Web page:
In 2001 a justice of Maryland’s highest court implied that the US government, including the EPA, has learned a lot from the Nazis about how to turn innocent and unsuspecting citizens into experimental Guinea pigs.
Justice Cathell juxtaposed the US government’s history of human research against the Nazis’ human research. For example from 1932 until 1972, the US Public Health Service conducted the notorious Tuskegee Syphilis Study that withheld penicillin and other treatment options from 400 poor black sharecroppers infected with syphilis in order to study the long term effects of the disease. Not only was treatment and diagnosis information withheld from the subjects, but they were blatantly lied to in order to obtain and maintain their cooperation. Link to Wikipedia article.
For decades before, during, and after WWII, the US government approved, funded, and participated in the eugenics craze so admired by Hitler, including incarcerating and forcefully sterilizing of thousands of mentally retarded individuals. Wiki link.
In the 1940’s and 1950’s the US government knowingly and intentionally exposed US servicemen to fallout radiation from atomic bomb tests, and Navajo Indian uranium miners to radioactive mining dust. In the 1950’s and 1960’s the Army and CIA intentionally and secretly poisoned dozens of soldiers with hallucinogens, including LSD. Some committed suicide during their hallucinations. In 1963 Jewish males were unwittingly injected with live cancer cells in a study funded by the US Public Health Services and the American Cancer Society.
Mind you, these are only progroms that became public. These are the tip of the iceberg.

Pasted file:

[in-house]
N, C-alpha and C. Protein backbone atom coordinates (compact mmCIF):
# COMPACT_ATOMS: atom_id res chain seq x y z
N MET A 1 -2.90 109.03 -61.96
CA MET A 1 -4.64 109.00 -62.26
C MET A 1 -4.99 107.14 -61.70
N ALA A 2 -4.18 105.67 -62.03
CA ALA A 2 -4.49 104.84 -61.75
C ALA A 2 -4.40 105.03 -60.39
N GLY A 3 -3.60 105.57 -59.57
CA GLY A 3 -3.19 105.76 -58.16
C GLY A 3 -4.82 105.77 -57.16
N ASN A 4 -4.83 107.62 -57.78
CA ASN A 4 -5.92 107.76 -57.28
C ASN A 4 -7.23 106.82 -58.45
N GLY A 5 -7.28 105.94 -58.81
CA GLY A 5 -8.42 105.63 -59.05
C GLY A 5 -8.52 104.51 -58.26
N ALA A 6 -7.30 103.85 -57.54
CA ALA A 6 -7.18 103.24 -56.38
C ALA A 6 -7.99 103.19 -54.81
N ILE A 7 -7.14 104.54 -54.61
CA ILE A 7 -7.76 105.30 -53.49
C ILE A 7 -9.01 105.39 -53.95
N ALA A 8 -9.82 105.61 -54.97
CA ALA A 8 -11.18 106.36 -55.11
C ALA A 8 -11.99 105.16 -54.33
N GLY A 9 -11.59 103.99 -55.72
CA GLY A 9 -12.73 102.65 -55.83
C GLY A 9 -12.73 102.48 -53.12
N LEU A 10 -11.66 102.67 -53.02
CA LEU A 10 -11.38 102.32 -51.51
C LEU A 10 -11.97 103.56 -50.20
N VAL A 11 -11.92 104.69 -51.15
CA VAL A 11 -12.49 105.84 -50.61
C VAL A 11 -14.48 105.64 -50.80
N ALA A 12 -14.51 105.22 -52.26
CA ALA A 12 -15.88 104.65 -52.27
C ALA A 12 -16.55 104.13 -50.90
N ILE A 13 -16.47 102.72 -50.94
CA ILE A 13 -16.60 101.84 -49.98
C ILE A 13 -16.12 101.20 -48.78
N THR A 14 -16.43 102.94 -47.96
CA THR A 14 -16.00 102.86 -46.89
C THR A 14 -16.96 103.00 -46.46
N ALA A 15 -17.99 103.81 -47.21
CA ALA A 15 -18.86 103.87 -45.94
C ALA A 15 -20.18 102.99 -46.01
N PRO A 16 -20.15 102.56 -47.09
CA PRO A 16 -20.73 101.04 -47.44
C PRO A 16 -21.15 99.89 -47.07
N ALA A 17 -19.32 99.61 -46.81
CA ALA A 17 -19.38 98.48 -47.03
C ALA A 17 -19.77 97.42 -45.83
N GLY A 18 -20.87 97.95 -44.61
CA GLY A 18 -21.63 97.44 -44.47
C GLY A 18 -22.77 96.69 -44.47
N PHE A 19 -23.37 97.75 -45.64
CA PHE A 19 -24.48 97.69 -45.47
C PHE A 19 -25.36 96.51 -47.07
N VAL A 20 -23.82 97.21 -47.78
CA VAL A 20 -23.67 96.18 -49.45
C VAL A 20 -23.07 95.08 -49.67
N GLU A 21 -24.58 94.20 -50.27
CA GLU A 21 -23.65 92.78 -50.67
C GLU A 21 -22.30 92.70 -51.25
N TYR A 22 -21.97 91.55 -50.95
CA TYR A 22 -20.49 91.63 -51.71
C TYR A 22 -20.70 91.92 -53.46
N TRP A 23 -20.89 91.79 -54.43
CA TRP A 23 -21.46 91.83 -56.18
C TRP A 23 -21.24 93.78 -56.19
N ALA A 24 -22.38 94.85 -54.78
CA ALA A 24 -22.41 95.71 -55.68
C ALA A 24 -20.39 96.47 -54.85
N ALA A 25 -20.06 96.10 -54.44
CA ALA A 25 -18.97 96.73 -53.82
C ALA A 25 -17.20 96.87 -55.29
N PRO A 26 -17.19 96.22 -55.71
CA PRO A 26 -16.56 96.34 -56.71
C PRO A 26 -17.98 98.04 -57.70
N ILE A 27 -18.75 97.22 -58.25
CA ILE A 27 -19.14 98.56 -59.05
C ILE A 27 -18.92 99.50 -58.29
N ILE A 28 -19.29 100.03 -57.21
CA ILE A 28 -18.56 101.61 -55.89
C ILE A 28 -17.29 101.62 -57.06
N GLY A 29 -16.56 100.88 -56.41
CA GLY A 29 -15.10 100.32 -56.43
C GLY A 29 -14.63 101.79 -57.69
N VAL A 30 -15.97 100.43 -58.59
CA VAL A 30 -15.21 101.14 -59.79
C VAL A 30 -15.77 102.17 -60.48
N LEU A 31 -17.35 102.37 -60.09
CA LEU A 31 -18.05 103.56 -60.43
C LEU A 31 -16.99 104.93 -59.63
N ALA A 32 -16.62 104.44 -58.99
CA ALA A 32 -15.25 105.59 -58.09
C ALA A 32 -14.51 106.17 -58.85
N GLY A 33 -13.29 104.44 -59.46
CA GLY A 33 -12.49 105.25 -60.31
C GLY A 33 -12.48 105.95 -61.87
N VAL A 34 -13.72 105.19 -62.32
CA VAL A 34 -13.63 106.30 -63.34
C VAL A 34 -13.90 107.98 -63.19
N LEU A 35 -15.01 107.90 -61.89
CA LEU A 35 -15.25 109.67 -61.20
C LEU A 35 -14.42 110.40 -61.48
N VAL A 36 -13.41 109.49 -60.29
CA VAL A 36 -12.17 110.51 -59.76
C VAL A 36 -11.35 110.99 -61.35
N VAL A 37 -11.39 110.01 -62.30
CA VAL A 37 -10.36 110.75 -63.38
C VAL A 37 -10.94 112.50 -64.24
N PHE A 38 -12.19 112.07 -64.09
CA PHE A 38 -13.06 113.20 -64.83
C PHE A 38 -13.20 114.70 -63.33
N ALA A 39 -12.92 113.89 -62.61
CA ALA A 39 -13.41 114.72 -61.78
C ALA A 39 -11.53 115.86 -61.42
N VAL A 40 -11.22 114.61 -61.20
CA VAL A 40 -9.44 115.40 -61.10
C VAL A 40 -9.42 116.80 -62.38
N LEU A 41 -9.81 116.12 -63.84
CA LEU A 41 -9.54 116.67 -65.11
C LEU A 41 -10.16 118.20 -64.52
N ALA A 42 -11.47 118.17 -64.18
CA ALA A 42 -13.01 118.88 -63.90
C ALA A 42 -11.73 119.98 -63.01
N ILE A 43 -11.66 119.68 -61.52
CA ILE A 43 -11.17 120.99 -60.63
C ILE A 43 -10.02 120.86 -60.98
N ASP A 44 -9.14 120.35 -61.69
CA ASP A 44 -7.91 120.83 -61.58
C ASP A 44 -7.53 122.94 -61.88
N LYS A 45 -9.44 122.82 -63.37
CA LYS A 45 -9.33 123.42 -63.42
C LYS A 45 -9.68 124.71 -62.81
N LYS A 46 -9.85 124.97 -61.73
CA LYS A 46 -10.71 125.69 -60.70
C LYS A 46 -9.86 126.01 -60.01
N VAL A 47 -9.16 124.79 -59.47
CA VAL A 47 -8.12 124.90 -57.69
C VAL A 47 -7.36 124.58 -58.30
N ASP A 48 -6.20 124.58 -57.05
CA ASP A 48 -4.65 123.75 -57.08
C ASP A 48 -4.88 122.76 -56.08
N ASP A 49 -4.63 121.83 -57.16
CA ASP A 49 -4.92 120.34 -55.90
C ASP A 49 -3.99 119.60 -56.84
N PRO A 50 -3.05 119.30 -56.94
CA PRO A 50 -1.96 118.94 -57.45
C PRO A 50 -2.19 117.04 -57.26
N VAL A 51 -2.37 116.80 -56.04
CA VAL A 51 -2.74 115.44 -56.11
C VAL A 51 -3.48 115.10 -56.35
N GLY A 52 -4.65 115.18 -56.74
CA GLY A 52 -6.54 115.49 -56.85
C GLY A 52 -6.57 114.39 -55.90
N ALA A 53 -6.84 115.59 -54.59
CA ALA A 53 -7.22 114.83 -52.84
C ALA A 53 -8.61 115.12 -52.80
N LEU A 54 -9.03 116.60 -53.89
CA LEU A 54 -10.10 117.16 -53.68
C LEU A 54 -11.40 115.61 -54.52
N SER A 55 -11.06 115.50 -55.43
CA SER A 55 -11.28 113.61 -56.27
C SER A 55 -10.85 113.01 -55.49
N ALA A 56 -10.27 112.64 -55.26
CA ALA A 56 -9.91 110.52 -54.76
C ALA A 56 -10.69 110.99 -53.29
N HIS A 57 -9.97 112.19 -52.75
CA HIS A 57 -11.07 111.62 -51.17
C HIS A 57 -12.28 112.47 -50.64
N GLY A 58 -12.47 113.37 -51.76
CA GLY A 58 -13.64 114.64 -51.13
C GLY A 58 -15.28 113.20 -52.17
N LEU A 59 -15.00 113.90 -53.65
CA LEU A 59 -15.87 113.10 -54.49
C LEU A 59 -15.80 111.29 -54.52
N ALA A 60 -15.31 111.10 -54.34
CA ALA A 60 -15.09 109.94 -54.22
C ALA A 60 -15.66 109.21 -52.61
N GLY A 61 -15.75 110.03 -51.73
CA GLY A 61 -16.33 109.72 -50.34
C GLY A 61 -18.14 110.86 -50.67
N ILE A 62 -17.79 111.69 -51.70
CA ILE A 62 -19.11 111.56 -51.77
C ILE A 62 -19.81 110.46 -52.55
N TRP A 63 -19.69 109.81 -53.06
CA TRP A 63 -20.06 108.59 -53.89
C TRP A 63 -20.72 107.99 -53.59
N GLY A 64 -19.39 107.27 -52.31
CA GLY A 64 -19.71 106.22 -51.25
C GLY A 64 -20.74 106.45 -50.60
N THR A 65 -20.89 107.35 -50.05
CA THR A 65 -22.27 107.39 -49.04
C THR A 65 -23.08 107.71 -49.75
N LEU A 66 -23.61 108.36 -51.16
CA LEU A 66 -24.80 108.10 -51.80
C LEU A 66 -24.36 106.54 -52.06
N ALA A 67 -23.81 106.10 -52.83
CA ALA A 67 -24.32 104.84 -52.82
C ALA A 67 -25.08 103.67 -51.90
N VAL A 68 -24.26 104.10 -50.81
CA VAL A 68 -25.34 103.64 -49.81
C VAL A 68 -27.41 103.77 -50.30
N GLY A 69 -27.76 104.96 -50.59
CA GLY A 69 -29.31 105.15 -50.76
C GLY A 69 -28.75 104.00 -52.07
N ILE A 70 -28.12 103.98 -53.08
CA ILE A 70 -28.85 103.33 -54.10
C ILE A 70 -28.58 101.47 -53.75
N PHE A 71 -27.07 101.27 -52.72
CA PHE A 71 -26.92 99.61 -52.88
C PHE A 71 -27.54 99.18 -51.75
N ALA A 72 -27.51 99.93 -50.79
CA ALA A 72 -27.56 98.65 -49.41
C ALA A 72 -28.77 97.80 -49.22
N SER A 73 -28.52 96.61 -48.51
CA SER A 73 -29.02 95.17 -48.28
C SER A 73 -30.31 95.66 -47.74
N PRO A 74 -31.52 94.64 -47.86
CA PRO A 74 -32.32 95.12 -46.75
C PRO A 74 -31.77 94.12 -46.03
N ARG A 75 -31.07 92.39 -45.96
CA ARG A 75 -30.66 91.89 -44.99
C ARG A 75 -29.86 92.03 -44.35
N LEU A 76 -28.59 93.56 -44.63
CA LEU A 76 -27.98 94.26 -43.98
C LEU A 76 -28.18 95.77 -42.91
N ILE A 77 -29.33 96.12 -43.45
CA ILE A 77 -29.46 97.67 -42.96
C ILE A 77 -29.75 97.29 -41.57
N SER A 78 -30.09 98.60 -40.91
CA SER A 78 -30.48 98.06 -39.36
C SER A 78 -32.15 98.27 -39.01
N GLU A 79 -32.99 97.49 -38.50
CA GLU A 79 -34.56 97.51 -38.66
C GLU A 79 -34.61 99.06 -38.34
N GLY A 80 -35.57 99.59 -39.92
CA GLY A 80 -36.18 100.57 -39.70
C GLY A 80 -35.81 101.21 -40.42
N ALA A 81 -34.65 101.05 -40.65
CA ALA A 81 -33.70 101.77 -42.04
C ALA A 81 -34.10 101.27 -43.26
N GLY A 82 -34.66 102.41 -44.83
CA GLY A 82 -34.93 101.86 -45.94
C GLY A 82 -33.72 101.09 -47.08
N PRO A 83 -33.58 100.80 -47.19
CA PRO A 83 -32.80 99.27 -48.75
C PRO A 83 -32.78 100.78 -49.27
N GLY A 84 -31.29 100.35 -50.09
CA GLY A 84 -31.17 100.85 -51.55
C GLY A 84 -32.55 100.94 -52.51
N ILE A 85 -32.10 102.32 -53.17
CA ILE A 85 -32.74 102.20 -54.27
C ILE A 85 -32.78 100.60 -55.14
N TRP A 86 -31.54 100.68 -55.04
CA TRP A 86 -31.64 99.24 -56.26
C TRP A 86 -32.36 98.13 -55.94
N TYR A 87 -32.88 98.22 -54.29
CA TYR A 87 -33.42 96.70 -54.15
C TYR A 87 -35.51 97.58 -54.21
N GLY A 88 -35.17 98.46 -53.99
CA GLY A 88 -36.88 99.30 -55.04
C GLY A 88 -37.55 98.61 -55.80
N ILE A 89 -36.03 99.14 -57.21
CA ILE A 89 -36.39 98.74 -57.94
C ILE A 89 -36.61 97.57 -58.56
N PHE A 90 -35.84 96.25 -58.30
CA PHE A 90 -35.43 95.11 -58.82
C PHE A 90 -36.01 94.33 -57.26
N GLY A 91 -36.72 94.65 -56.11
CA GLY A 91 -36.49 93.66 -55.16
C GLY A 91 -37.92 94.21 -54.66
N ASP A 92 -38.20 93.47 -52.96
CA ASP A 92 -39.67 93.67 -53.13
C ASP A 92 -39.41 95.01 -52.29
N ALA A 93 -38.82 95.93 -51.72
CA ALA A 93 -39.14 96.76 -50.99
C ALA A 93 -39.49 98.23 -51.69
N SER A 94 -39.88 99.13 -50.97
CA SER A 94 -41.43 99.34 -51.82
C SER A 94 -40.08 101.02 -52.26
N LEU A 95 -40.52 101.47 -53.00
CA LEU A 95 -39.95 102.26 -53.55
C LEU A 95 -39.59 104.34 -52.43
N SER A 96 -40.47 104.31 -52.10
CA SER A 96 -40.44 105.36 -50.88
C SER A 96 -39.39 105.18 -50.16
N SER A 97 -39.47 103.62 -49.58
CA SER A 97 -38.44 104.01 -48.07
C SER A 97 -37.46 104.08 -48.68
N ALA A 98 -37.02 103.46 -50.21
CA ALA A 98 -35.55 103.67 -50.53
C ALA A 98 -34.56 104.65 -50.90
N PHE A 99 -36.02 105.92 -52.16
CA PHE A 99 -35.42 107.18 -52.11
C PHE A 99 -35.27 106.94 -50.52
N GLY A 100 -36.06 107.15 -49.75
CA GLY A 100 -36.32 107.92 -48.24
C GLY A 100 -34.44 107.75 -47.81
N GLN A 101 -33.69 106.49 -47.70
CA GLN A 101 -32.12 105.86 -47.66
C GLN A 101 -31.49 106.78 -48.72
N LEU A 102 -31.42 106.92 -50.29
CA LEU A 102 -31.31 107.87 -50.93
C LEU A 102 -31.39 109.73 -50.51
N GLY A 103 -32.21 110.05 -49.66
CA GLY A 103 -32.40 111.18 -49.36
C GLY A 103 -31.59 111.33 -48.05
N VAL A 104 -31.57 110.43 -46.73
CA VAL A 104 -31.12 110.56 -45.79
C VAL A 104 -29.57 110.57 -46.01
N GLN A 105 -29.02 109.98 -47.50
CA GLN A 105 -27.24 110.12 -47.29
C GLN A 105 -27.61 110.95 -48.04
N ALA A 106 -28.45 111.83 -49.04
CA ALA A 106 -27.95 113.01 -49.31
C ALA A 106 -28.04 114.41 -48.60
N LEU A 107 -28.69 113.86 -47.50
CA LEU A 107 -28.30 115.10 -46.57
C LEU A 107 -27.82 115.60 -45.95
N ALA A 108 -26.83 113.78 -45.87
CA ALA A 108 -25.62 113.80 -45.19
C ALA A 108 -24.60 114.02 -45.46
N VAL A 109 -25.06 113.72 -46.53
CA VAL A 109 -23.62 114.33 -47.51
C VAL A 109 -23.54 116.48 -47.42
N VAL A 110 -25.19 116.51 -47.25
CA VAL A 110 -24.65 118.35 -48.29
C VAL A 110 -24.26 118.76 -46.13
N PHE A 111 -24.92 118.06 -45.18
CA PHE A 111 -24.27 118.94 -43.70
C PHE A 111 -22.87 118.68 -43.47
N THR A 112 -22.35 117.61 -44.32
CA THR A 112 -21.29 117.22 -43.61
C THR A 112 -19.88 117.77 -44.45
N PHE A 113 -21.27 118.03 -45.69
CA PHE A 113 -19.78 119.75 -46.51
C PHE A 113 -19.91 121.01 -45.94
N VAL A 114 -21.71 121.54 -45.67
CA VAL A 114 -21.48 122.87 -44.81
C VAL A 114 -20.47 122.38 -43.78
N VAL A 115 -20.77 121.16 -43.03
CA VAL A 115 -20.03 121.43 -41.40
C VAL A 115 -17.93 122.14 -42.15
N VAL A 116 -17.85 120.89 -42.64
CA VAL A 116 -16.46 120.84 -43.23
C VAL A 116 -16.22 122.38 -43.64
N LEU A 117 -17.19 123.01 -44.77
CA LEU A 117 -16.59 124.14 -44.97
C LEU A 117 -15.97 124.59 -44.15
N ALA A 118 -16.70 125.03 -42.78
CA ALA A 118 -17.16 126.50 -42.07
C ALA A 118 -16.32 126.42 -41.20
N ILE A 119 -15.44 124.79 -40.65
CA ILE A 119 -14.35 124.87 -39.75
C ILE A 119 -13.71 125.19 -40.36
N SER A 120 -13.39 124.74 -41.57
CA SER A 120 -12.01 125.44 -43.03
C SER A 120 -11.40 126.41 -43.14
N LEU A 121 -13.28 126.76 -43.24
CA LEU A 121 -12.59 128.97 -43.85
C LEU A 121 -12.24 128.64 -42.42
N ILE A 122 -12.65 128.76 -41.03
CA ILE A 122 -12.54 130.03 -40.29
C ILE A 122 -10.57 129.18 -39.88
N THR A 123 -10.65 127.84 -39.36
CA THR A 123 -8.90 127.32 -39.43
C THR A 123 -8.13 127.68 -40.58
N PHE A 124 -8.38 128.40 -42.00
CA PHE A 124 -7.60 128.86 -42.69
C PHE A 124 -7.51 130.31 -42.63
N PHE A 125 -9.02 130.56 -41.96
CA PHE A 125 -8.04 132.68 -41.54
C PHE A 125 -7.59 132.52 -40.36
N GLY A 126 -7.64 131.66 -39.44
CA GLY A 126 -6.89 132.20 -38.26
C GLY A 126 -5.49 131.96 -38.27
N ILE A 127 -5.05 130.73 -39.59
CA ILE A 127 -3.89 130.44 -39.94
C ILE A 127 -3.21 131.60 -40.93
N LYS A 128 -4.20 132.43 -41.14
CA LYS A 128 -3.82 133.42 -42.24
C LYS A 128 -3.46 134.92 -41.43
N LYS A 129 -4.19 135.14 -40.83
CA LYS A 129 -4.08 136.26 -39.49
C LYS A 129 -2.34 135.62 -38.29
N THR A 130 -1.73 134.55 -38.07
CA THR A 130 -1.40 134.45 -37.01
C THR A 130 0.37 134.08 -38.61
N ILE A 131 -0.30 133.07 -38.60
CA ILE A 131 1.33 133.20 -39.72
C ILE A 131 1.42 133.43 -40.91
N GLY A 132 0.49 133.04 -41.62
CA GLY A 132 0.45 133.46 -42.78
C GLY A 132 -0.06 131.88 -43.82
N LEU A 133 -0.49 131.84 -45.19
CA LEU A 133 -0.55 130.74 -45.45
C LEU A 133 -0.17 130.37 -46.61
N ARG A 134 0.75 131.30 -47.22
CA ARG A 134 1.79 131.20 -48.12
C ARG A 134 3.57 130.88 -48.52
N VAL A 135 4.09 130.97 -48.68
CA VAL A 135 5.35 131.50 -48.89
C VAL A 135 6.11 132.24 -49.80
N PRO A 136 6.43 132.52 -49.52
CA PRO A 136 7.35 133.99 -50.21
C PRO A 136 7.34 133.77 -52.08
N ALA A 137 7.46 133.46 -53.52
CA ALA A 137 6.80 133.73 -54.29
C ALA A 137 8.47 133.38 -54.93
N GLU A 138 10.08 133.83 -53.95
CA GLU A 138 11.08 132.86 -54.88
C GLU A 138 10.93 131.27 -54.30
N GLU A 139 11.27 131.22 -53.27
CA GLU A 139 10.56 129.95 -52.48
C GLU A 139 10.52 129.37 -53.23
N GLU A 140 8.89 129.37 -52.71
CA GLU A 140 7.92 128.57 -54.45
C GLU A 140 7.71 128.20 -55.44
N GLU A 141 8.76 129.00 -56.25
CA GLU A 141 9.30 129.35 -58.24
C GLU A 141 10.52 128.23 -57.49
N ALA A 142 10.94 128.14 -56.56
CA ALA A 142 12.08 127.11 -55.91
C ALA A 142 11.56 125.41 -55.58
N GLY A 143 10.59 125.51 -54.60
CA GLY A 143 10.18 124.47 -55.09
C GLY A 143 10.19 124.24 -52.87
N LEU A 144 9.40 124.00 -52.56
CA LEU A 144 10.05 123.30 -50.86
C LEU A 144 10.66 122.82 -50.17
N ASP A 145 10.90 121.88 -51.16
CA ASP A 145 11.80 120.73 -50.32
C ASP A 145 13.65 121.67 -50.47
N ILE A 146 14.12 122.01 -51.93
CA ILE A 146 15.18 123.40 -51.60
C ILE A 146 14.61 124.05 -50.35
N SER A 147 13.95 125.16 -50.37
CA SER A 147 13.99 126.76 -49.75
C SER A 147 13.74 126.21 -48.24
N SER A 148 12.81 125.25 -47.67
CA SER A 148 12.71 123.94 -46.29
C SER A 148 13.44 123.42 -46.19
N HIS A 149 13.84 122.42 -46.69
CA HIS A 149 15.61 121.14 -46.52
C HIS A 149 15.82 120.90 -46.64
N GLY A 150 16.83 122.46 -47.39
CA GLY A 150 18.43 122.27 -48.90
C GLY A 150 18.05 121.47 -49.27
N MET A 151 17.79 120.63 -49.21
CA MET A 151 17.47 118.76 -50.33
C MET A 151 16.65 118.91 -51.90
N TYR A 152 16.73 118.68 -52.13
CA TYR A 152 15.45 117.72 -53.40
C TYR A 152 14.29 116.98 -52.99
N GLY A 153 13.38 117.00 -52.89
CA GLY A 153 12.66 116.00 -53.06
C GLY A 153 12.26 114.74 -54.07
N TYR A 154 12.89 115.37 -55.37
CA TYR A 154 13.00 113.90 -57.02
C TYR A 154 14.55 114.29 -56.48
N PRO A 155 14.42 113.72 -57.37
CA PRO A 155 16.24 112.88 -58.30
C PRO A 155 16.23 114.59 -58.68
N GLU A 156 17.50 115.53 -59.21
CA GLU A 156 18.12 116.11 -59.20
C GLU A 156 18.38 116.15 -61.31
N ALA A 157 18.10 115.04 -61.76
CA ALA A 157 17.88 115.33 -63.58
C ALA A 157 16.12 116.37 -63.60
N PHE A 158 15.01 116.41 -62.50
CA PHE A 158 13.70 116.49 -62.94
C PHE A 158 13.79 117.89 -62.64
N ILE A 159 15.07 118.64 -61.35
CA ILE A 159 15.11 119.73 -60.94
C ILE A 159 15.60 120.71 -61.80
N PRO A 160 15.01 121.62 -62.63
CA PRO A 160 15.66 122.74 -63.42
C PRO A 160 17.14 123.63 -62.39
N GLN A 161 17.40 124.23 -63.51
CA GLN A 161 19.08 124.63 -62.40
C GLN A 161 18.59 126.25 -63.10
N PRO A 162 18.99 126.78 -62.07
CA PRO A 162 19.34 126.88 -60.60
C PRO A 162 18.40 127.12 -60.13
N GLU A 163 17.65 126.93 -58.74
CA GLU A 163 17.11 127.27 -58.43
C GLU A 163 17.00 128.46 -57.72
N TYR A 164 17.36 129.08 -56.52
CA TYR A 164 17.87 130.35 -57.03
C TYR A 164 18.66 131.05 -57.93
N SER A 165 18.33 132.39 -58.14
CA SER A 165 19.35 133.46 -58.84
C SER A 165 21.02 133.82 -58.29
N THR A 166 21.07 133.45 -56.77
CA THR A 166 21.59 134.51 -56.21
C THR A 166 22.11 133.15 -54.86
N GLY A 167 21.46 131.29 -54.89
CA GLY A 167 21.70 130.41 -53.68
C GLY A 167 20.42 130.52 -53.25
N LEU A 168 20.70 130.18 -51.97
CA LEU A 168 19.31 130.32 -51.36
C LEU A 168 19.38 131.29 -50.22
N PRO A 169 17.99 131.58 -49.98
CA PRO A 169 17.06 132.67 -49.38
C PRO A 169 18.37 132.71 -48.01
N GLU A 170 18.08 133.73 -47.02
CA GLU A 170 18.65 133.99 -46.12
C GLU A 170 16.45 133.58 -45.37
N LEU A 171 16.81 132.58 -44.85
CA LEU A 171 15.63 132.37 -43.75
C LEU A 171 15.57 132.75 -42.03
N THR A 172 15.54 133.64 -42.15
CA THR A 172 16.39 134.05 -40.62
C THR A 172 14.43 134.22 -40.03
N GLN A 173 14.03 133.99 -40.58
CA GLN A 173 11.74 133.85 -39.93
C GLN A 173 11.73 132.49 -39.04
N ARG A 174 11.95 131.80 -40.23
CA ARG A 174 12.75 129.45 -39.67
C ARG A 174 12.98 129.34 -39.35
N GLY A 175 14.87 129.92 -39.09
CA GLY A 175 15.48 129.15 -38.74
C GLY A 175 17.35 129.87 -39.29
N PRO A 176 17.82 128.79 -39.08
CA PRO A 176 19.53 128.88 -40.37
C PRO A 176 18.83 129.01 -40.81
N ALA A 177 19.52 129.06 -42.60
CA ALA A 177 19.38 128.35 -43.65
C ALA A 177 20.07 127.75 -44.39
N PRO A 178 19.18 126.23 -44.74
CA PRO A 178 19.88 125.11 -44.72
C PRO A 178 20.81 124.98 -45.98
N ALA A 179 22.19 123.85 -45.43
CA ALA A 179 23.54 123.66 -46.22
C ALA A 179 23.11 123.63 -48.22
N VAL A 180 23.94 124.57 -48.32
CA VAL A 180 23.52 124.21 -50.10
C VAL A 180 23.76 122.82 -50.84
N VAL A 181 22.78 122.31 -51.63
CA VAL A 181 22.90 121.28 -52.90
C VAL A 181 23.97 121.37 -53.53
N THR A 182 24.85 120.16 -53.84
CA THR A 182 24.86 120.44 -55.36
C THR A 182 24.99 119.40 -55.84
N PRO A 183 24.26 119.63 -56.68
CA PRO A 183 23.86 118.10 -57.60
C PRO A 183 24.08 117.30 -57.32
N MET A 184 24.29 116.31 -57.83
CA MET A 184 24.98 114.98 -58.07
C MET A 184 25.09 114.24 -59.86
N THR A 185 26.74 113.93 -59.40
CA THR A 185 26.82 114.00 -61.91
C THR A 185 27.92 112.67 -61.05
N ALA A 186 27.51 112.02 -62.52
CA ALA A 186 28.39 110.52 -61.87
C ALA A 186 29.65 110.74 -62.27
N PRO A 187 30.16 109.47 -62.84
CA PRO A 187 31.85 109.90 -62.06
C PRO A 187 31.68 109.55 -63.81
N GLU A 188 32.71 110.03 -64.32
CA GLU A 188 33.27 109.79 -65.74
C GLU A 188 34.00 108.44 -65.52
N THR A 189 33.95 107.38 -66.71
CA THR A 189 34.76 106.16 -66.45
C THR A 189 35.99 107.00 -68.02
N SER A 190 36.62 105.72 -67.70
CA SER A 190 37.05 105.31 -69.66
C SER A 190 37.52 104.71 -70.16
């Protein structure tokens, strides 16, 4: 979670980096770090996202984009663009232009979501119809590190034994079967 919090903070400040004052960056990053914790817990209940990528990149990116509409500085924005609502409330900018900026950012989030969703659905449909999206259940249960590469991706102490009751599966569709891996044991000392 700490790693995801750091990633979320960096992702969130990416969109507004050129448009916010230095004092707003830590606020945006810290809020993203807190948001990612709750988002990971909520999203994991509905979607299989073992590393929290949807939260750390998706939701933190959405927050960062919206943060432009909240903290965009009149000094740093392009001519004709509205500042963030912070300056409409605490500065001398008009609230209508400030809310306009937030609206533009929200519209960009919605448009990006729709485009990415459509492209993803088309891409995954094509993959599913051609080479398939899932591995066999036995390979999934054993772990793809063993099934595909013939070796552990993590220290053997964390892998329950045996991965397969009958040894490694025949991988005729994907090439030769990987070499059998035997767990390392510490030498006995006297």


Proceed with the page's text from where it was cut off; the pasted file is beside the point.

The case Justice Cathell was writing about was a suit brought by Baltimore families over a study funded and approved by the EPA and conducted in the Baltimore inner city projects by a worrisome dude named Mark Farfel, who headed the lead studies wing of one of Johns Hopkins research groups, Kennedy Krieger Institute, Inc. He is now head of the World Trade Center Registry for 9/11 victims. In this first study, which was conducted in the 1990’s, the families were recruited to live in inner city houses that were expected to produce lead dust. The experiment was designed to determine if different methods of reclaiming houses tainted by lead were effective. The way you do that, apparently, is turn kids into your Guinea pigs and see how much lead they accumulate when living in houses with differing lead-histories.
Johns Hopkins people were right in the middle of this mess. Not only did they design the experiments, write the grant applications, and collect the grant money, but the John Hopkins ethics committee approved of the study and advised Farfel on how to twist the grant language so the study would sound like it was of therapeutic benefit to the kids in order to avoid federal scrutiny. It was actually John Hopkin’s Kennedy Krieger Institute that was named in the lawsuit.
Justice Cathell went right through the roof on this case, writing a searing 103 page opinion and comparing Farfel’s experiments to the Nazis’ typhus experiments at Buchenwald . You can get a copy of the opinion here.
Here’s the way the Court described what Farfel and Co did: